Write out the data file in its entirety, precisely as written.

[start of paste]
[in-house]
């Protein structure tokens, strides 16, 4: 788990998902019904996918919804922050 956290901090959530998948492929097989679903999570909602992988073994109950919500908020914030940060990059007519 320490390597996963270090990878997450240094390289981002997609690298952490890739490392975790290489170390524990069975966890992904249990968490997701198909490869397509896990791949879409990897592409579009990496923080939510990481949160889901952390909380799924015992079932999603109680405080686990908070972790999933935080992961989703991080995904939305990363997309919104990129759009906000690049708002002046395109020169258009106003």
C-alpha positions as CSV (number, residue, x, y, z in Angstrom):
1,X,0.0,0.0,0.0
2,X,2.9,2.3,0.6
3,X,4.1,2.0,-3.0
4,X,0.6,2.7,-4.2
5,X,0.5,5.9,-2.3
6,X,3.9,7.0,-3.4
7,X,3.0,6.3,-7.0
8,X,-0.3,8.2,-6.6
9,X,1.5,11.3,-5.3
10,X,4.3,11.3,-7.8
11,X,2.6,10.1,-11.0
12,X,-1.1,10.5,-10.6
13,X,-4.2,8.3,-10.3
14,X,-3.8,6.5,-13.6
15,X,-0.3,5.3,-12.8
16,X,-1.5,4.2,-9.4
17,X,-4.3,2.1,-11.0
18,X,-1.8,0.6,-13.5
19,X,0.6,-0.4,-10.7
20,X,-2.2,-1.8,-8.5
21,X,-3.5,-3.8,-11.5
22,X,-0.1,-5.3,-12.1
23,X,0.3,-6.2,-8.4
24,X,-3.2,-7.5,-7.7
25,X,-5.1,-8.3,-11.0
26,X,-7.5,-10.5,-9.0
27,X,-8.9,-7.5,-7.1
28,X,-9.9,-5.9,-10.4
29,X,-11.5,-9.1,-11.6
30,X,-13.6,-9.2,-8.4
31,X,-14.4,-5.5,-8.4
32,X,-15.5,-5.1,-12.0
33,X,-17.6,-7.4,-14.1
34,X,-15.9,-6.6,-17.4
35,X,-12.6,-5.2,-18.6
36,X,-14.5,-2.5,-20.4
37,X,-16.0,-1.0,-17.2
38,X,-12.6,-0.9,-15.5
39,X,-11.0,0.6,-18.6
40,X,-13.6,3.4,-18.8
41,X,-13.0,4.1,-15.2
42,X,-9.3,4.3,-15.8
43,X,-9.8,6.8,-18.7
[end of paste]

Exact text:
[in-house]
């Protein structure tokens, strides 16, 4: 788990998902019904996918919804922050 956290901090959530998948492929097989679903999570909602992988073994109950919500908020914030940060990059007519 320490390597996963270090990878997450240094390289981002997609690298952490890739490392975790290489170390524990069975966890992904249990968490997701198909490869397509896990791949879409990897592409579009990496923080939510990481949160889901952390909380799924015992079932999603109680405080686990908070972790999933935080992961989703991080995904939305990363997309919104990129759009906000690049708002002046395109020169258009106003």
C-alpha positions as CSV (number, residue, x, y, z in Angstrom):
1,X,0.0,0.0,0.0
2,X,2.9,2.3,0.6
3,X,4.1,2.0,-3.0
4,X,0.6,2.7,-4.2
5,X,0.5,5.9,-2.3
6,X,3.9,7.0,-3.4
7,X,3.0,6.3,-7.0
8,X,-0.3,8.2,-6.6
9,X,1.5,11.3,-5.3
10,X,4.3,11.3,-7.8
11,X,2.6,10.1,-11.0
12,X,-1.1,10.5,-10.6
13,X,-4.2,8.3,-10.3
14,X,-3.8,6.5,-13.6
15,X,-0.3,5.3,-12.8
16,X,-1.5,4.2,-9.4
17,X,-4.3,2.1,-11.0
18,X,-1.8,0.6,-13.5
19,X,0.6,-0.4,-10.7
20,X,-2.2,-1.8,-8.5
21,X,-3.5,-3.8,-11.5
22,X,-0.1,-5.3,-12.1
23,X,0.3,-6.2,-8.4
24,X,-3.2,-7.5,-7.7
25,X,-5.1,-8.3,-11.0
26,X,-7.5,-10.5,-9.0
27,X,-8.9,-7.5,-7.1
28,X,-9.9,-5.9,-10.4
29,X,-11.5,-9.1,-11.6
30,X,-13.6,-9.2,-8.4
31,X,-14.4,-5.5,-8.4
32,X,-15.5,-5.1,-12.0
33,X,-17.6,-7.4,-14.1
34,X,-15.9,-6.6,-17.4
35,X,-12.6,-5.2,-18.6
36,X,-14.5,-2.5,-20.4
37,X,-16.0,-1.0,-17.2
38,X,-12.6,-0.9,-15.5
39,X,-11.0,0.6,-18.6
40,X,-13.6,3.4,-18.8
41,X,-13.0,4.1,-15.2
42,X,-9.3,4.3,-15.8
43,X,-9.8,6.8,-18.7